Water in schools may cut kids’ obesity risks

Making drinking water more available to children at school may help reduce their risk of becoming overweight, a new study suggests.

In recent years, many schools have moved to ban or cut down on sugar- sweetened sodas and juices, in a bid to curb growing childhood obesity rates.

In the new study, German researchers looked at whether providing elementary schools with filtered water - and encouraging students to drink it - would affect the children’s odds of becoming overweight.

They found that over 1 year, children in schools that promoted water- drinking were nearly one third less likely to become overweight than those in other, nearby schools.

The findings are published in the journal Pediatrics.

The reasons for the benefits are not completely clear. When the researchers surveyed the students about their drinking habits, they found that while water consumption went up over the study period, the children’s intake of sugar-sweetened drinks did not decrease.

It’s possible that the survey did not capture small changes in the children’s beverage consumption, according to lead researcher Rebecca Muckelbauer, of the Research Institute of Child Nutrition in Dortmund, Germany.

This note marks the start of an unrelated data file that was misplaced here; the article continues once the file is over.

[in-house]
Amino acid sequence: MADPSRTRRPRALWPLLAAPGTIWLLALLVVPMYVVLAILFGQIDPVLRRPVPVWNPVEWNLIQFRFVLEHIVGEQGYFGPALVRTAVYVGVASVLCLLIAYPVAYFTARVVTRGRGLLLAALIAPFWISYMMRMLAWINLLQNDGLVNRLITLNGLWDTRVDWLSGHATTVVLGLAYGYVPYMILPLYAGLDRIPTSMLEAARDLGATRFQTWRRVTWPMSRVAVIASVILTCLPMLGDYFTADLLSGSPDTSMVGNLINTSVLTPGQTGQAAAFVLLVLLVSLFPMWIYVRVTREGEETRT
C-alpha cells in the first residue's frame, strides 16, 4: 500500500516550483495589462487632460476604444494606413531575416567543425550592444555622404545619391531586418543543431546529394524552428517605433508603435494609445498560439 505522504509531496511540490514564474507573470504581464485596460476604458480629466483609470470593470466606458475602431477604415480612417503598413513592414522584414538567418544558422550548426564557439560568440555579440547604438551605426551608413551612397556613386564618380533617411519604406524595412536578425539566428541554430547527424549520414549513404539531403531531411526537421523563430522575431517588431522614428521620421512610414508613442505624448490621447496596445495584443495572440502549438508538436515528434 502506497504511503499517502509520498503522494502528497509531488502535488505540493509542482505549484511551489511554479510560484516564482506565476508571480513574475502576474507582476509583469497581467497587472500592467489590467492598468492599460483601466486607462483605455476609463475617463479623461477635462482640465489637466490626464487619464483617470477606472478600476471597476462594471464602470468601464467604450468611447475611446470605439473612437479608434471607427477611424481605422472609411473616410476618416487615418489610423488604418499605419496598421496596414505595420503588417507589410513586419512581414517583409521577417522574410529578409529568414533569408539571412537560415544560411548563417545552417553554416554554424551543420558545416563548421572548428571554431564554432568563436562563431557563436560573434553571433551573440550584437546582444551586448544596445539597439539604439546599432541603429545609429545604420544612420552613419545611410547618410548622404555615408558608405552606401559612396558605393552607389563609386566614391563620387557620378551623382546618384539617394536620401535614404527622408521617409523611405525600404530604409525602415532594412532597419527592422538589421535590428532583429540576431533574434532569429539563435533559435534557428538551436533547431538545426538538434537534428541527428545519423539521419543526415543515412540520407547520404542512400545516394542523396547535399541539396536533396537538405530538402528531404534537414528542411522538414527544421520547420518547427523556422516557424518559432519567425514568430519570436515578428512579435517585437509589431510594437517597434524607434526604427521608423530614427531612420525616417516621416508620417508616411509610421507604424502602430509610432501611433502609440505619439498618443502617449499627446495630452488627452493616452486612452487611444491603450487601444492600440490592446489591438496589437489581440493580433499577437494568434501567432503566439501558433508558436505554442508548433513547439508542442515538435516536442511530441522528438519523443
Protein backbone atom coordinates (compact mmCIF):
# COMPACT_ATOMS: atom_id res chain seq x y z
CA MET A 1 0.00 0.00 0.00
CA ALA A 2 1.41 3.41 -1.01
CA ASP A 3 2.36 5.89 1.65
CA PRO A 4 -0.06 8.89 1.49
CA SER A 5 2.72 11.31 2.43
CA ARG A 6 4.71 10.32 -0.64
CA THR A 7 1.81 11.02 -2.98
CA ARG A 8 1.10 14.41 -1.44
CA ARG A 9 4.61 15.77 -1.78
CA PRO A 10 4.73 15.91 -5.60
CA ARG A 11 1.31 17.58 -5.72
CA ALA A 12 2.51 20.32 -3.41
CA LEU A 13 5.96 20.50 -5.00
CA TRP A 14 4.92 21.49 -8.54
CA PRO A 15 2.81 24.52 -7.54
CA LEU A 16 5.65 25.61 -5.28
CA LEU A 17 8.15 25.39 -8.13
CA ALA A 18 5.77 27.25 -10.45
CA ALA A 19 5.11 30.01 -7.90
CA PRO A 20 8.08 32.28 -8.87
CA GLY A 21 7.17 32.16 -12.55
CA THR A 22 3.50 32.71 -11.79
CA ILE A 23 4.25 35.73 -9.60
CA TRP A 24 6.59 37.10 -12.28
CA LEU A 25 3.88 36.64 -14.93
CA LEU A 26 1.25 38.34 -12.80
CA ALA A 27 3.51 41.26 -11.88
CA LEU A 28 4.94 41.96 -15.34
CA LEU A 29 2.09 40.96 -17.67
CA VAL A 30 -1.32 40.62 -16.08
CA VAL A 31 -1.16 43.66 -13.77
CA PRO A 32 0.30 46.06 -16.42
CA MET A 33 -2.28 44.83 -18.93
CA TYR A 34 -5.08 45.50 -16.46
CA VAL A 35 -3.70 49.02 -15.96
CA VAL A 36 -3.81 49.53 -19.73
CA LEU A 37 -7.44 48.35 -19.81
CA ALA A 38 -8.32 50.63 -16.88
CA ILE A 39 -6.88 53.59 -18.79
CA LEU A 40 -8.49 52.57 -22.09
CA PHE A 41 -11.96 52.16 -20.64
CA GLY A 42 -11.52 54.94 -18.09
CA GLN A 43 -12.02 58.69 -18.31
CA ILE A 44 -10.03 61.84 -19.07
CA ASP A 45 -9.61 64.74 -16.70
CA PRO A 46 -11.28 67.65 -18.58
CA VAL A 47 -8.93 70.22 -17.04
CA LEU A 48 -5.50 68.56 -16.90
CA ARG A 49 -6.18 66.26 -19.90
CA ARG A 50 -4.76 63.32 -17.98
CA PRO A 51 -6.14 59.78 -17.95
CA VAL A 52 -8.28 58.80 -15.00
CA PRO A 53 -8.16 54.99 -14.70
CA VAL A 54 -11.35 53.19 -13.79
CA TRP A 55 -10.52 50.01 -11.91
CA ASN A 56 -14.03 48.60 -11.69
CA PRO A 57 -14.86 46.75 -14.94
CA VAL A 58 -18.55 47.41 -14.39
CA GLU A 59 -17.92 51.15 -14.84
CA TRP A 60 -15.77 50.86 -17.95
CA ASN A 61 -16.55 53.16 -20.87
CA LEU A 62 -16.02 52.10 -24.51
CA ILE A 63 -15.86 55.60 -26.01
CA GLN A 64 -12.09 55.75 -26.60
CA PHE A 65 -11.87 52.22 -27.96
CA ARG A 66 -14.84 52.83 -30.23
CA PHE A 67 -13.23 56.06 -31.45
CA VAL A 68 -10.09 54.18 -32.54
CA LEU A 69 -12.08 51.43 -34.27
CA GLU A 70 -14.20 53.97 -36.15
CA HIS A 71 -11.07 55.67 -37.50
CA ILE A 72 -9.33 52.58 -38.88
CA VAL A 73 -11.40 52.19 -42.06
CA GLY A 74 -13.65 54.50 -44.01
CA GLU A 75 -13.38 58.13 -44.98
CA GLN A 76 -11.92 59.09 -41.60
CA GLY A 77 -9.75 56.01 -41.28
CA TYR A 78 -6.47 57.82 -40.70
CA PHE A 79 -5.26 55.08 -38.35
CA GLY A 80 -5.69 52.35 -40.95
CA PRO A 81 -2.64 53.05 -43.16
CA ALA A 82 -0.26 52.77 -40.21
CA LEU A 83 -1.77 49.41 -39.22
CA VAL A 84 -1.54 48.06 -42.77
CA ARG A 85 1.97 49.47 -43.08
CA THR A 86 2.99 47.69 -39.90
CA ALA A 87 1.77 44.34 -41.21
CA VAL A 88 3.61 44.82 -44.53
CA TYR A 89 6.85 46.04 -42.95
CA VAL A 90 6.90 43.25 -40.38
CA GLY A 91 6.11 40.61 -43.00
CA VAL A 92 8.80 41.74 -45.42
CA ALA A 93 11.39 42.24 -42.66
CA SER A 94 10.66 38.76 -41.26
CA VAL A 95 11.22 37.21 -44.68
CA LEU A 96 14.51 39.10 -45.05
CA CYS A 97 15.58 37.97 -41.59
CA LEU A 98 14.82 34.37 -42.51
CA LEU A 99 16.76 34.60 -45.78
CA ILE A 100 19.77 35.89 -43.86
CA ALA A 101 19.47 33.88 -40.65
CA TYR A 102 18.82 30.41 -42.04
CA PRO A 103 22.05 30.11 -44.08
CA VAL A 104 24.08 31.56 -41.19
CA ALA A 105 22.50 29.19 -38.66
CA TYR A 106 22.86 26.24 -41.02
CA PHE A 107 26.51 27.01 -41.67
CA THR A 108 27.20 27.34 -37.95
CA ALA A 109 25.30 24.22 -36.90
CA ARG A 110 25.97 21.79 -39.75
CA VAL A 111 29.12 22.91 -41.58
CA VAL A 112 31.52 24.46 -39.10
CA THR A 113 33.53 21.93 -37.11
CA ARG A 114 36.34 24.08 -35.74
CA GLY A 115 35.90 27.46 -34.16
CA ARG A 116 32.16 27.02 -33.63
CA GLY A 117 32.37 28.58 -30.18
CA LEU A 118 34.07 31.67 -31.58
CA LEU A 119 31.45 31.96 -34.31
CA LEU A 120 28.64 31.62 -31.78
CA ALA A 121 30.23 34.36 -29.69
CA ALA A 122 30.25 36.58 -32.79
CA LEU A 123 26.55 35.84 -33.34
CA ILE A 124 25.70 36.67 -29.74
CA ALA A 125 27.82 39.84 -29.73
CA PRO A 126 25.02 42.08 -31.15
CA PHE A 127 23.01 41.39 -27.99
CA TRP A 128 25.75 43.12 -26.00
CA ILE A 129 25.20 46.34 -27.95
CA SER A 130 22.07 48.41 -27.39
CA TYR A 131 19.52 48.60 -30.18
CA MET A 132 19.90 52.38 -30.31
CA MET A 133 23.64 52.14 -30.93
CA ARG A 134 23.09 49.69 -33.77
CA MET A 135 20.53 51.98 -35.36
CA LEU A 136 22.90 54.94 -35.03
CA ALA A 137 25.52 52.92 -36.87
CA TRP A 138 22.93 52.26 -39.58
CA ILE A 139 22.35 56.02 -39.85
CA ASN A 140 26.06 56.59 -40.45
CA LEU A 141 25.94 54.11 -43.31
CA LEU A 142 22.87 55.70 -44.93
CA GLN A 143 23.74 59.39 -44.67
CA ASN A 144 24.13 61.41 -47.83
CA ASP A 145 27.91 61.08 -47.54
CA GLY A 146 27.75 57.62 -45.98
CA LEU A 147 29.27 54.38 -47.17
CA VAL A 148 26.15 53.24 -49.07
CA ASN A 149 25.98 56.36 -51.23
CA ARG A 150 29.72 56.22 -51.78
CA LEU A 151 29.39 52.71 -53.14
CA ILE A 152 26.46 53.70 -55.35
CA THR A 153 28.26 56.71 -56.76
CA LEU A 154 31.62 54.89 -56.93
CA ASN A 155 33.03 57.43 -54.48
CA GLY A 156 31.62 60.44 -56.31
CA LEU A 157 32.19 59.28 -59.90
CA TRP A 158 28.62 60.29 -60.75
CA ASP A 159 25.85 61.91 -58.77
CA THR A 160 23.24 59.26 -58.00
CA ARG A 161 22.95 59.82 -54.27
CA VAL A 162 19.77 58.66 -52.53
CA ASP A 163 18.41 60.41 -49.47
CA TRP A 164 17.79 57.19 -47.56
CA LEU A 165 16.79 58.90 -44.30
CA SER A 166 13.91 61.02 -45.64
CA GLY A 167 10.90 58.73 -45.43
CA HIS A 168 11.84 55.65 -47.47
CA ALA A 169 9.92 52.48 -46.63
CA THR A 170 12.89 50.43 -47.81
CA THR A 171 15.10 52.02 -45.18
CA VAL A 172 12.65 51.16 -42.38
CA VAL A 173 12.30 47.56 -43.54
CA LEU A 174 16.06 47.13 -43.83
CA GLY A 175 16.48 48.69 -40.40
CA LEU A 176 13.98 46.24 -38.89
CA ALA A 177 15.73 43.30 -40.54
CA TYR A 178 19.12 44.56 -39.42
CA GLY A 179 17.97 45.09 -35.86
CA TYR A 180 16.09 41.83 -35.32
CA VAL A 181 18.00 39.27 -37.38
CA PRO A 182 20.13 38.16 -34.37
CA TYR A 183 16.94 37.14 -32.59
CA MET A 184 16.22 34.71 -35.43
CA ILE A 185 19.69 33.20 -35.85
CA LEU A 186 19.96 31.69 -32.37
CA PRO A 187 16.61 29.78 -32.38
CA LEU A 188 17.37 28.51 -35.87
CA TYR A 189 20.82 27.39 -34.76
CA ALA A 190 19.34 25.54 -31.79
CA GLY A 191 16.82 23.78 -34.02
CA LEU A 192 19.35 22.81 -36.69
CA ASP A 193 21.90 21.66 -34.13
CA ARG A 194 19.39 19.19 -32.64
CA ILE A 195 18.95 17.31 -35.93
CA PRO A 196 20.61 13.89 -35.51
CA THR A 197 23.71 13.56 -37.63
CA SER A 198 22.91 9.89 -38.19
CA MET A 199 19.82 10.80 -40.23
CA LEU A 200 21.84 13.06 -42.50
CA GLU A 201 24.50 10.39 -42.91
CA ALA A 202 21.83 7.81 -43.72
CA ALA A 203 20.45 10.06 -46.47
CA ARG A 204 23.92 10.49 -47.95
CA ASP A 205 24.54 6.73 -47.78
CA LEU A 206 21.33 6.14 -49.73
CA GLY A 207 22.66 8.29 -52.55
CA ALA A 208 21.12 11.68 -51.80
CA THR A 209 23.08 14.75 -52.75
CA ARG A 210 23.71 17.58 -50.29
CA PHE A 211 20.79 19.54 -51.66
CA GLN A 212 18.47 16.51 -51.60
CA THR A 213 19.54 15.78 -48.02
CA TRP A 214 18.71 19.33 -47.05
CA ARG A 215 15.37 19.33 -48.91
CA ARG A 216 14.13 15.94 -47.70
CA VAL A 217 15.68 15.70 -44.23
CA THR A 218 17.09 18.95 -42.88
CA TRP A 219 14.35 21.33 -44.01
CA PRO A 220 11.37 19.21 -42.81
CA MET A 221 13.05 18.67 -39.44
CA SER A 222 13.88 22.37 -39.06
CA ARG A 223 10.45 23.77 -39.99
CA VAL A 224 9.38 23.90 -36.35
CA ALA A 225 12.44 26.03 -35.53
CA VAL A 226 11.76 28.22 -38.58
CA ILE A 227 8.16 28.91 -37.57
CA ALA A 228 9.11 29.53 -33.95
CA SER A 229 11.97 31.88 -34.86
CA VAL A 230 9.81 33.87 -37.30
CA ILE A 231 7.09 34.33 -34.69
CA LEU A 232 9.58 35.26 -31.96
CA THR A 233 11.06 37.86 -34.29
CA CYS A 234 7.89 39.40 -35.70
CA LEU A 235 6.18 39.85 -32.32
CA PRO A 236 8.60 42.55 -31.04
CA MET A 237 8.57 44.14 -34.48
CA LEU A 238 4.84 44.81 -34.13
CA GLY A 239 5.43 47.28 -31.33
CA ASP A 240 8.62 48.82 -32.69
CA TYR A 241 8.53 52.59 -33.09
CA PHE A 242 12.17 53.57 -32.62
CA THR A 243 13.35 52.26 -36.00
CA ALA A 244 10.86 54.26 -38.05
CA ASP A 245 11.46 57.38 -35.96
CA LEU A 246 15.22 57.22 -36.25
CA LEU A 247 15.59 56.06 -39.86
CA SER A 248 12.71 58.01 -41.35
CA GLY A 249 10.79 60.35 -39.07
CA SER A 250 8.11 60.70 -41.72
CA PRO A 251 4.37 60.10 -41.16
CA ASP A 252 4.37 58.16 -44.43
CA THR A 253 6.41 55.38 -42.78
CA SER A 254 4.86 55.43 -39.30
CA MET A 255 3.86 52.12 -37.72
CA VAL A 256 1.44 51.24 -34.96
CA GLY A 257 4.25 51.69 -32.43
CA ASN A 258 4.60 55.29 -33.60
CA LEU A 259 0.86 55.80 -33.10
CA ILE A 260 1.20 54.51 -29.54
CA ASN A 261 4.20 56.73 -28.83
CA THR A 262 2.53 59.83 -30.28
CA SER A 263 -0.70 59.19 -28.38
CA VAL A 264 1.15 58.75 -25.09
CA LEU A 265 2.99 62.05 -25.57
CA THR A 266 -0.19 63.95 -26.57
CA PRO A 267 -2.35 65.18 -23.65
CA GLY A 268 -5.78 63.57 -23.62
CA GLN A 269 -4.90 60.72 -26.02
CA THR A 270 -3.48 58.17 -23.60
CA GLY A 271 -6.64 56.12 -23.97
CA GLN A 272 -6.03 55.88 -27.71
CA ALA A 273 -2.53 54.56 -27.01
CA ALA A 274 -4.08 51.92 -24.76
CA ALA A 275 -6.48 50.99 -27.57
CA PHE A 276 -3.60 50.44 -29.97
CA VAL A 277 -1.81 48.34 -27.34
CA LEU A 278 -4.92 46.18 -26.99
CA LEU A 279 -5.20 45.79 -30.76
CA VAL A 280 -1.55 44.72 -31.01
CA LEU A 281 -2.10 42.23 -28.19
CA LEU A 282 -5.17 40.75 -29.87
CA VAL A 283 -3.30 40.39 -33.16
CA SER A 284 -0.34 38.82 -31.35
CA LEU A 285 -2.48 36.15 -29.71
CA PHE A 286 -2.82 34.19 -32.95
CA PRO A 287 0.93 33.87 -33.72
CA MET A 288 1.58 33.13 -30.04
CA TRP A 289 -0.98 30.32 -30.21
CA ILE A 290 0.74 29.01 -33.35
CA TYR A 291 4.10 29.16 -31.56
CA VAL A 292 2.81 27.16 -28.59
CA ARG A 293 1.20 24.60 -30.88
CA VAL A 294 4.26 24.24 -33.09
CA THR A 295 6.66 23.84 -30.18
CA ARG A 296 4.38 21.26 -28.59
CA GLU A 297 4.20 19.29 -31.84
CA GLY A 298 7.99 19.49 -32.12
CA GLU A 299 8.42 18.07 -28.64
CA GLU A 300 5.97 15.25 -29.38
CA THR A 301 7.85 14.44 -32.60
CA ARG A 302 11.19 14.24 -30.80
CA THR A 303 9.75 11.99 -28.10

On the other hand, she told Reuters Health, water itself may have weight-control benefits. She noted that some studies have shown that general hydration influences metabolism, and that water has “thermogenic” - and thereby calorie-burning - effects.

The current study involved nearly 3,000 second- and third-graders at

32 schools in lower-income areas of two German cities. Seventeen schools were equipped with fountains that provided filtered water, and the students were given reusable bottles so they could have water in the classroom. Teachers also led four prepared lessons on the importance of drinking water.

The remaining 15 schools served as a comparison group.

After 1 year, the researchers found no difference between the average body mass index, or BMI - the calculated ratio of height to weight - the intervention schools versus the comparison schools.

However, students in the former group were less likely to become overweight - suggesting, the researchers say, that the water program was most beneficial to children who’d been on the verge of becoming overweight at the outset.

It’s likely, according to Muckelbauer, that the education component is important to getting children to drink more water. On the other hand, she said, it’s unlikely that simply encouraging students to drink water would be effective without giving them an easy supply of it.

SOURCE: Pediatrics, April 2009.

Provided by ArmMed Media